18

I am currently using rsync to transfert large file from a host to another. I would like to limit the debit for this transfert. After reading the man page I found the option --bwlimit which is expecting a KB/s value.

I want to limit the transfert to arround 100Mbit/s So I used the following settings :

rsync --progress -v --bwlimit=10000 --temp-dir=/tmp srv:/tmp/* /tmp/

But this doesn't seems to be respected according to the output of rsync :

file.sql.gz
   570851702 100%   33.90MB/s    0:00:16 (xfer#5, to-check=34/39)
file.sql.gz
    11195140 100%    7.45MB/s    0:00:01 (xfer#6, to-check=33/39)
file.sql.gz
    51439169 100%   19.41MB/s    0:00:02 (xfer#7, to-check=32/39)
file.sql.gz
       34022 100%    1.55MB/s    0:00:00 (xfer#8, to-check=31/39)
file.sql.gz
     2305698 100%    6.96MB/s    0:00:00 (xfer#9, to-check=30/39)
file.sql.gz
     2152942 100%    2.73MB/s    0:00:00 (xfer#10, to-check=29/39)
file.sql.gz
    86655633 100%   19.33MB/s    0:00:04 (xfer#11, to-check=28/39)
file.sql.gz
  3614476032  40%   34.82MB/s    0:02:28

If I'm not wrong : 19.33MB/s ~= 154Mbit/s

So what is wrong here ?

PS : rsync version 3.0.6 protocol version 30

Thanks for your help !

8
  • Here it works with rsync 3.0.4 (Ubuntu), 3.0.6 (openSUSE) and 3.0.9 (Ubuntu) using the same parameters. You have to provide more information about your system.
    – scai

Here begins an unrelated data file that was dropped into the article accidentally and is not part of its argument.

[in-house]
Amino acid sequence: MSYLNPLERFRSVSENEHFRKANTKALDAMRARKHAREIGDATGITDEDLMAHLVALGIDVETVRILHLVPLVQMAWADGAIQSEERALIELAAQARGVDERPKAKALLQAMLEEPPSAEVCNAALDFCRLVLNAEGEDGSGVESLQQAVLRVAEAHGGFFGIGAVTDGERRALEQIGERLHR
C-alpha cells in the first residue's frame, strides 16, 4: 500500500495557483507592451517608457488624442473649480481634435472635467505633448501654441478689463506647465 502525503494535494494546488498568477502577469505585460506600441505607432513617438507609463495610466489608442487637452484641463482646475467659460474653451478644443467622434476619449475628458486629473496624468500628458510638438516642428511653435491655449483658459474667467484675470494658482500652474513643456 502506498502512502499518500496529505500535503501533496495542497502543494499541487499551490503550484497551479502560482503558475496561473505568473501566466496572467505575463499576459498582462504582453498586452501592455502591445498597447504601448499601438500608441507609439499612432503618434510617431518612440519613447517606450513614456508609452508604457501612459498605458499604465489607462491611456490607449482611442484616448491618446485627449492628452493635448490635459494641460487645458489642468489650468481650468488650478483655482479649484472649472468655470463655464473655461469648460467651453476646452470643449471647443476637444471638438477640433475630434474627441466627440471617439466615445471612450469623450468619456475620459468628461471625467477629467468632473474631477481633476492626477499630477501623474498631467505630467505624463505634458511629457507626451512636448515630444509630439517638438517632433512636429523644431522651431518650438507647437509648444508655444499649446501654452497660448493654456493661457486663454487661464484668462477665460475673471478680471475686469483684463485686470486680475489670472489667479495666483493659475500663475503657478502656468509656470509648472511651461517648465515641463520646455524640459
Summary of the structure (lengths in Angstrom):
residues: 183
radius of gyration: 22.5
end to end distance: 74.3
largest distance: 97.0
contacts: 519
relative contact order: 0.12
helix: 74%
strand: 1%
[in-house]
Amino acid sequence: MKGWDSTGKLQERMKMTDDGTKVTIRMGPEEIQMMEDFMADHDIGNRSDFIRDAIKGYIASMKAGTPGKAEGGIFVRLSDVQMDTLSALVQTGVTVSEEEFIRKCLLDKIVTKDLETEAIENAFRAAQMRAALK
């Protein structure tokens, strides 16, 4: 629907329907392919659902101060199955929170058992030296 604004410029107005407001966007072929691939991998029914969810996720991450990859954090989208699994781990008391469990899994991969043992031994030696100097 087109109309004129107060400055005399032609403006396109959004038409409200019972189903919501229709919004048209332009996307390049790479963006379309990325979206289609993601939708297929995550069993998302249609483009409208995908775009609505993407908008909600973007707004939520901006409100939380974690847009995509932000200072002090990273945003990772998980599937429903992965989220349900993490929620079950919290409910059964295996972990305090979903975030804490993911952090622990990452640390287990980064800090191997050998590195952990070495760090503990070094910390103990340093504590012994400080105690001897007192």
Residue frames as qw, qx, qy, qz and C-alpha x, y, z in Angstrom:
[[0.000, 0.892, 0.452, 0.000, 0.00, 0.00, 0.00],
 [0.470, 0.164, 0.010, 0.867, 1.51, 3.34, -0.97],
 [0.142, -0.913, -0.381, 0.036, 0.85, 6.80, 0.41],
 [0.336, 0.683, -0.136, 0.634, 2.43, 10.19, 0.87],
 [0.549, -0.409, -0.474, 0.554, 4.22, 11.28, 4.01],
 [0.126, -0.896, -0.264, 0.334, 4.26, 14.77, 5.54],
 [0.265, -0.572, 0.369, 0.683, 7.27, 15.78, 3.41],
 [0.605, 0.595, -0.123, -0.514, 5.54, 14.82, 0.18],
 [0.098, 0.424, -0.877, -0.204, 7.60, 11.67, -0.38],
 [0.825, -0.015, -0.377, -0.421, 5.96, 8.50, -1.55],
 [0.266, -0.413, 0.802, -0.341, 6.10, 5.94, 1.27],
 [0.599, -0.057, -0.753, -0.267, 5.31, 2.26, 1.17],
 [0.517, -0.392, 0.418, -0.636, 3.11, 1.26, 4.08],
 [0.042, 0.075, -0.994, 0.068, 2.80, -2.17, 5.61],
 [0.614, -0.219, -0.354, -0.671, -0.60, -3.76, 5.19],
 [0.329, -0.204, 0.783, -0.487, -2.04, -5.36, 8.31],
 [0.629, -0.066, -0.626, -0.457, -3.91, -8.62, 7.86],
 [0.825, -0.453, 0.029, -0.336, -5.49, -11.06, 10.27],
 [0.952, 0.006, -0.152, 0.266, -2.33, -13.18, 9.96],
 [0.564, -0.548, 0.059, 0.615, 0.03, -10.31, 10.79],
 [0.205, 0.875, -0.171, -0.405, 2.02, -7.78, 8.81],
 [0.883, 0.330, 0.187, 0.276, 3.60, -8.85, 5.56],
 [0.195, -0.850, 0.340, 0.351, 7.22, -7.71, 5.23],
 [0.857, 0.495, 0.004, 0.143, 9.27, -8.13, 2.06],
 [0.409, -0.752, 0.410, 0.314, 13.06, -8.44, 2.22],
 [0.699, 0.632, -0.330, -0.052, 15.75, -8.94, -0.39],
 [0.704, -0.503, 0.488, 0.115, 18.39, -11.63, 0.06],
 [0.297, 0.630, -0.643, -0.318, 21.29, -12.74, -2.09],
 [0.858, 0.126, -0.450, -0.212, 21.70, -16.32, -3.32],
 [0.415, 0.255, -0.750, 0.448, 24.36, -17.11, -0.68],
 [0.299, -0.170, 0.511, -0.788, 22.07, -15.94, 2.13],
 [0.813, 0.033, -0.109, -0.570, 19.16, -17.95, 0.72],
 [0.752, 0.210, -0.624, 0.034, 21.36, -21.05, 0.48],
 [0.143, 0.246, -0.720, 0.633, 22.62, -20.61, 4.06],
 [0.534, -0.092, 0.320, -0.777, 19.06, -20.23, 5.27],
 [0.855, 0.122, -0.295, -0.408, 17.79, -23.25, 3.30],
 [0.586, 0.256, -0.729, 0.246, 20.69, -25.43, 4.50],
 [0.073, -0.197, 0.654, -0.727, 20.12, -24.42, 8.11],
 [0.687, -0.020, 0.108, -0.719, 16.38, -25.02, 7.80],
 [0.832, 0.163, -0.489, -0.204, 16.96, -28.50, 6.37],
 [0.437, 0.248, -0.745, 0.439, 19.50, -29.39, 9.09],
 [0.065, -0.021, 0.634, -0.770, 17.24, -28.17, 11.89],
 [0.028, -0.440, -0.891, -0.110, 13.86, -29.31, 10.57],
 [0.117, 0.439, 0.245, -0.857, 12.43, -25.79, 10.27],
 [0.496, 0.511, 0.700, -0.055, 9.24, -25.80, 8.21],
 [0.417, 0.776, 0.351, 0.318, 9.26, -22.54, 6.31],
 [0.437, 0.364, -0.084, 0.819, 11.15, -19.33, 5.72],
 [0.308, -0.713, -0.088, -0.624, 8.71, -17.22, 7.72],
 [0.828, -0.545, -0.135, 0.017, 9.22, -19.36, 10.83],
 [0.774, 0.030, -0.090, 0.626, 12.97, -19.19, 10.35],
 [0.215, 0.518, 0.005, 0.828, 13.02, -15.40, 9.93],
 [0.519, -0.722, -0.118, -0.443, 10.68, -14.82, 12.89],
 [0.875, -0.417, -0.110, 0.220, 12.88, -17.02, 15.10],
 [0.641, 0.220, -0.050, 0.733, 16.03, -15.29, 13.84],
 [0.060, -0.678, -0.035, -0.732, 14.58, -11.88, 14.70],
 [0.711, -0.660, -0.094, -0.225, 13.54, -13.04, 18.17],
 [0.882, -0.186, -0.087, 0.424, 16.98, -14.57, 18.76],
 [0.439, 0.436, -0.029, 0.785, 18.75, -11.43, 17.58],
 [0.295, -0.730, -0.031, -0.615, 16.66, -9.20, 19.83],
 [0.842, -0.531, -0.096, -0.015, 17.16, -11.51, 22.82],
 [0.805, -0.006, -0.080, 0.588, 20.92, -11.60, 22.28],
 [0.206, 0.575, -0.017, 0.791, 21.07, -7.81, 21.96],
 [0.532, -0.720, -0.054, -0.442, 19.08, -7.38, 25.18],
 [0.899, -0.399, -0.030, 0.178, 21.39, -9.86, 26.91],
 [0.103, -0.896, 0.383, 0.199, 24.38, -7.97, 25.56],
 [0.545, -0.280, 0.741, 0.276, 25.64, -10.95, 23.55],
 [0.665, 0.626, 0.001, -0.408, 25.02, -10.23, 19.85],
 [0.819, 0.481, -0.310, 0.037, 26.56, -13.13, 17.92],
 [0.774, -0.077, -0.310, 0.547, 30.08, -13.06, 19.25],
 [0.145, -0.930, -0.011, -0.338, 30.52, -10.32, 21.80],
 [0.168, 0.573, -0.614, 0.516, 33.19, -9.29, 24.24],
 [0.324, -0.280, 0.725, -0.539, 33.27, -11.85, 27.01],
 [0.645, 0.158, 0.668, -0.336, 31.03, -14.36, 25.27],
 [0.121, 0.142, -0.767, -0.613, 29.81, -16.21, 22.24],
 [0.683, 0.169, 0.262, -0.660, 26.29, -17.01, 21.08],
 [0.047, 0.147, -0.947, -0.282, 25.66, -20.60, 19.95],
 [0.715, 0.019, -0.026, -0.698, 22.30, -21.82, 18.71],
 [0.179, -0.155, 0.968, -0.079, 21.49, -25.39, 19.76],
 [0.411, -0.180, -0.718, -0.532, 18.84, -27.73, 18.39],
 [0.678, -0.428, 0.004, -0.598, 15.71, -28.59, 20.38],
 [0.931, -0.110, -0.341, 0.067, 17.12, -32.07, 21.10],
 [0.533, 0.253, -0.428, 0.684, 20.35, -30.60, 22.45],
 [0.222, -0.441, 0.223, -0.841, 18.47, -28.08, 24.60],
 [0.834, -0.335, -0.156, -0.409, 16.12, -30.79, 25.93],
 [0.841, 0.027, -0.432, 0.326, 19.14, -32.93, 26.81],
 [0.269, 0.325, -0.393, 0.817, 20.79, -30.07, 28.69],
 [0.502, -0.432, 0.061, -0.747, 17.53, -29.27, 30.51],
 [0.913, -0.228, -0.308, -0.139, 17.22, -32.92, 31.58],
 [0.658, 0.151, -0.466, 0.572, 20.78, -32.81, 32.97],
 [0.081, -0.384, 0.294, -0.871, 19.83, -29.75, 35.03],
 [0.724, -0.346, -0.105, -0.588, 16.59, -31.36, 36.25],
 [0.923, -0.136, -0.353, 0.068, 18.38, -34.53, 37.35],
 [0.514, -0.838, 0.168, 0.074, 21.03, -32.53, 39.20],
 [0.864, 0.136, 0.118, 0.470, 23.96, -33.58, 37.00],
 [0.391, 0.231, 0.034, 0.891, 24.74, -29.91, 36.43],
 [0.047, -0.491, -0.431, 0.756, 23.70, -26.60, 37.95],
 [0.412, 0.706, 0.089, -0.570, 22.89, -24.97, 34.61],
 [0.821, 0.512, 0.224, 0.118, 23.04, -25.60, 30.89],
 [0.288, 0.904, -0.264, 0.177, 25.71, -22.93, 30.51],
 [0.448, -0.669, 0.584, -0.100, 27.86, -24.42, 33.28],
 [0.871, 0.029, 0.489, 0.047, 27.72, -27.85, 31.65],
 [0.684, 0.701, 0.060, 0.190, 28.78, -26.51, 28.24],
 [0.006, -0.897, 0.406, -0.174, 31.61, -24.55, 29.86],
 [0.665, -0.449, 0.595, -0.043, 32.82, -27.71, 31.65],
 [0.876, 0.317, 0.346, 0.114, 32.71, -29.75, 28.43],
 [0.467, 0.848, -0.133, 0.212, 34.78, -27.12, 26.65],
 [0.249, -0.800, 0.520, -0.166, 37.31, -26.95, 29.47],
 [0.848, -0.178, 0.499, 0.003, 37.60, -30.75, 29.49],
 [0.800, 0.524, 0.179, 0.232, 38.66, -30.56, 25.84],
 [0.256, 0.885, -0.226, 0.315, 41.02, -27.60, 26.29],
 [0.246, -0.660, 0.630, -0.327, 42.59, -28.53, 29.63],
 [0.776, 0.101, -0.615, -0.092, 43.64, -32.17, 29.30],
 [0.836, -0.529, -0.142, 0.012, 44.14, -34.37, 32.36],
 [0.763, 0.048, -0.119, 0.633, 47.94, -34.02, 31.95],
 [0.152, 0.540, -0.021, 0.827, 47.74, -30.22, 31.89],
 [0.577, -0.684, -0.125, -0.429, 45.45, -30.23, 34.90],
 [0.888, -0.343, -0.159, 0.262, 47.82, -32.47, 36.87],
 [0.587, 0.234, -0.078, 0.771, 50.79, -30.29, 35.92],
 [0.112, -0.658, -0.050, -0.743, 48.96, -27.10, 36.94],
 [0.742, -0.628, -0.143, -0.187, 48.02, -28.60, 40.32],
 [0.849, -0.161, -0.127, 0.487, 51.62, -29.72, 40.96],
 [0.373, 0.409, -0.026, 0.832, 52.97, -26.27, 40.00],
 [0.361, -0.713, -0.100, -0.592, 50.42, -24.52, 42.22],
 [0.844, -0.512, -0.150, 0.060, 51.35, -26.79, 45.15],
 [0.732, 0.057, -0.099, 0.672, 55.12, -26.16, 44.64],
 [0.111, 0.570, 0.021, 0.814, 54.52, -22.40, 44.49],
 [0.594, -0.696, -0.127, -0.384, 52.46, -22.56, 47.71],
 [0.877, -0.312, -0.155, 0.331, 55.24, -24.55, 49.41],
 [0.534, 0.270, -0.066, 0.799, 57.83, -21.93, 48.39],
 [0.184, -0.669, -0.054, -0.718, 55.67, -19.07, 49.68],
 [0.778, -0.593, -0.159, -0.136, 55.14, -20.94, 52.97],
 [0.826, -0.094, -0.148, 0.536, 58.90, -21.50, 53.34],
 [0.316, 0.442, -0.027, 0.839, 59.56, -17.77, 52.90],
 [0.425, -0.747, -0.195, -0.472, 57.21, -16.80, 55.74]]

Mar 12, 2013 at 15:42
  • Does this help? stackoverflow.com/questions/10064316/…
    – mreithub
    Mar 12, 2013 at 17:32
  • @mreithub The answer in this post is indeed interesting but actually Hugo seems to transfer rather large files.
    – scai
    Mar 12, 2013 at 18:52
  • 1
    Have you tried to measure the overall time and then figure out what's KB/S?
    – user55518
    Mar 5, 2014 at 17:38
  • 1
    It does not function everytime, but I had better luck with trickle --- see tuxradar.com/content/control-your-bandwidth-trickle
    – Rmano
    Mar 6, 2014 at 3:15

4 Answers 4

16

I think you experienced some "burstiness" as mentioned in the manpage:

--bwlimit=RATE
          ... 
          Some "burstiness" may be seen where rsync writes out a block 
          of data and then sleeps to bring the average rate into compliance.

So as I asked before the overall ratio at the end of your job was at last limited to 10M.

1
  • "burstiness" might be the best thing I've heard in a long time. Mar 24, 2021 at 13:53
7

As mentioned in rsync man page, it transfer in KByte/sec:

--bwlimit=KBPS          limit I/O bandwidth; KBytes per second
3
  • 3
    That's what I used : 10 000 kilobytes = 78.12500 megabits
    – Hugo
    Dec 10, 2013 at 13:33
  • 3
    You didn't pay attention to what i said. The rsync use Byte instead of bit, so you have to calculate the bandwidth in bit and covert it to byte
    – shgnInc
    Mar 8, 2014 at 6:07
  • I have the same issues, when i put --bwlimit=100, i obtain 275kB/s, very regular between 265-285 kB/s, no burstiness. What is wrong in here?
    – Brethlosze
    Jul 14, 2017 at 15:05
3

I want to limit the transfer to arround 100Mbit/s So I used the following settings:

rsync --progress -v --bwlimit=10000 --temp-dir=/tmp srv:/tmp/* /tmp/

100 Mbit/s is (approximately) 10 MByte/s, which is indeed 10,000 KByte/s. If you're hitting rsync burstiness then maybe the separate tool trickle will help:

trickle -s -d 10000 -u 10000 -t 10 -l 100 rsync --progress -v --temp-dir=/tmp srv:/tmp/* /tmp/
1

The value shown is the effective transfer rate which includes speeds up from compression and the delta algorithm, this can be easily observed by seeing large numbers if an interrupted rsync session is restarted with partial transfers enabled (ex --append-verify).

You must log in to answer this question.

Not the answer you're looking for? Browse other questions tagged .